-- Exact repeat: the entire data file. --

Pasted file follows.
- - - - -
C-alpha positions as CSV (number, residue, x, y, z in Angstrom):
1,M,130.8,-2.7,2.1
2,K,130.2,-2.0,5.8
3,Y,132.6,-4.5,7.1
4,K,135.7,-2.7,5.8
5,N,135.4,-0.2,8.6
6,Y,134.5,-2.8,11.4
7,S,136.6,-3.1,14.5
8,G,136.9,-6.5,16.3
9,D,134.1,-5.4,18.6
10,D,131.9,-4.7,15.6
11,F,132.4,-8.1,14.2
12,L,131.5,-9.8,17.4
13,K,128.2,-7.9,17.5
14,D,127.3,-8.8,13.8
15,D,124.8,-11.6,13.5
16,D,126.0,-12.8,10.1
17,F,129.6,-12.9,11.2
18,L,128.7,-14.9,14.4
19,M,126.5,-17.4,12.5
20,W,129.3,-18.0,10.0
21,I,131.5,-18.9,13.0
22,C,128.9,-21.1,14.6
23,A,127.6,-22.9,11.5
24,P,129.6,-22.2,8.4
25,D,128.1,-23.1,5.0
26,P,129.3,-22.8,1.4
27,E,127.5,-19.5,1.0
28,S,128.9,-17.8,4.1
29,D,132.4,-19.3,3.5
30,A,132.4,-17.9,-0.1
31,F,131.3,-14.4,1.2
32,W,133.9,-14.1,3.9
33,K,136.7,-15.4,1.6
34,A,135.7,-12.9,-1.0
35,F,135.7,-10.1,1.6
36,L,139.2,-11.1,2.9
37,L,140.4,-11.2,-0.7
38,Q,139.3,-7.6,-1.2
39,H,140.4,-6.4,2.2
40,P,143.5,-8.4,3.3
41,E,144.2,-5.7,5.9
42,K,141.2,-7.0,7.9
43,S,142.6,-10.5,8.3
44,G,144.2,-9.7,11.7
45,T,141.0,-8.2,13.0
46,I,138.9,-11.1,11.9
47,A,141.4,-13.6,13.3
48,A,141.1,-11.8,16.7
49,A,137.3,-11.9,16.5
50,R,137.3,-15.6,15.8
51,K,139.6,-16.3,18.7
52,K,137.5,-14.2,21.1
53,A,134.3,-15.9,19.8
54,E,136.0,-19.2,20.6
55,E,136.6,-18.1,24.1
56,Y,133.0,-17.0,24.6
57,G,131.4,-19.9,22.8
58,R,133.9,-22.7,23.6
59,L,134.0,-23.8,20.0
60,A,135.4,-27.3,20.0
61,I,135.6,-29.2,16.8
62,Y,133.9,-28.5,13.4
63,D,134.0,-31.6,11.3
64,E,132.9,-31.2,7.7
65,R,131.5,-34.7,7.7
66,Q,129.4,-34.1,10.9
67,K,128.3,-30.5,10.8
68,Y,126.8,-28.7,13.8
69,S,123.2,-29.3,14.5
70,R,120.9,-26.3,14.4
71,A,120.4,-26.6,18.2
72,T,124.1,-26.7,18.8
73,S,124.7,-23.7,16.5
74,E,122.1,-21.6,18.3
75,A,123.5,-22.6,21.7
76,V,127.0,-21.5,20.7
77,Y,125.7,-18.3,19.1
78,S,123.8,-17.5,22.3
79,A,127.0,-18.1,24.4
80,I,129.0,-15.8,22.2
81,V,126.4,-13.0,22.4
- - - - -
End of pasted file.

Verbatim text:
C-alpha positions as CSV (number, residue, x, y, z in Angstrom):
1,M,130.8,-2.7,2.1
2,K,130.2,-2.0,5.8
3,Y,132.6,-4.5,7.1
4,K,135.7,-2.7,5.8
5,N,135.4,-0.2,8.6
6,Y,134.5,-2.8,11.4
7,S,136.6,-3.1,14.5
8,G,136.9,-6.5,16.3
9,D,134.1,-5.4,18.6
10,D,131.9,-4.7,15.6
11,F,132.4,-8.1,14.2
12,L,131.5,-9.8,17.4
13,K,128.2,-7.9,17.5
14,D,127.3,-8.8,13.8
15,D,124.8,-11.6,13.5
16,D,126.0,-12.8,10.1
17,F,129.6,-12.9,11.2
18,L,128.7,-14.9,14.4
19,M,126.5,-17.4,12.5
20,W,129.3,-18.0,10.0
21,I,131.5,-18.9,13.0
22,C,128.9,-21.1,14.6
23,A,127.6,-22.9,11.5
24,P,129.6,-22.2,8.4
25,D,128.1,-23.1,5.0
26,P,129.3,-22.8,1.4
27,E,127.5,-19.5,1.0
28,S,128.9,-17.8,4.1
29,D,132.4,-19.3,3.5
30,A,132.4,-17.9,-0.1
31,F,131.3,-14.4,1.2
32,W,133.9,-14.1,3.9
33,K,136.7,-15.4,1.6
34,A,135.7,-12.9,-1.0
35,F,135.7,-10.1,1.6
36,L,139.2,-11.1,2.9
37,L,140.4,-11.2,-0.7
38,Q,139.3,-7.6,-1.2
39,H,140.4,-6.4,2.2
40,P,143.5,-8.4,3.3
41,E,144.2,-5.7,5.9
42,K,141.2,-7.0,7.9
43,S,142.6,-10.5,8.3
44,G,144.2,-9.7,11.7
45,T,141.0,-8.2,13.0
46,I,138.9,-11.1,11.9
47,A,141.4,-13.6,13.3
48,A,141.1,-11.8,16.7
49,A,137.3,-11.9,16.5
50,R,137.3,-15.6,15.8
51,K,139.6,-16.3,18.7
52,K,137.5,-14.2,21.1
53,A,134.3,-15.9,19.8
54,E,136.0,-19.2,20.6
55,E,136.6,-18.1,24.1
56,Y,133.0,-17.0,24.6
57,G,131.4,-19.9,22.8
58,R,133.9,-22.7,23.6
59,L,134.0,-23.8,20.0
60,A,135.4,-27.3,20.0
61,I,135.6,-29.2,16.8
62,Y,133.9,-28.5,13.4
63,D,134.0,-31.6,11.3
64,E,132.9,-31.2,7.7
65,R,131.5,-34.7,7.7
66,Q,129.4,-34.1,10.9
67,K,128.3,-30.5,10.8
68,Y,126.8,-28.7,13.8
69,S,123.2,-29.3,14.5
70,R,120.9,-26.3,14.4
71,A,120.4,-26.6,18.2
72,T,124.1,-26.7,18.8
73,S,124.7,-23.7,16.5
74,E,122.1,-21.6,18.3
75,A,123.5,-22.6,21.7
76,V,127.0,-21.5,20.7
77,Y,125.7,-18.3,19.1
78,S,123.8,-17.5,22.3
79,A,127.0,-18.1,24.4
80,I,129.0,-15.8,22.2
81,V,126.4,-13.0,22.4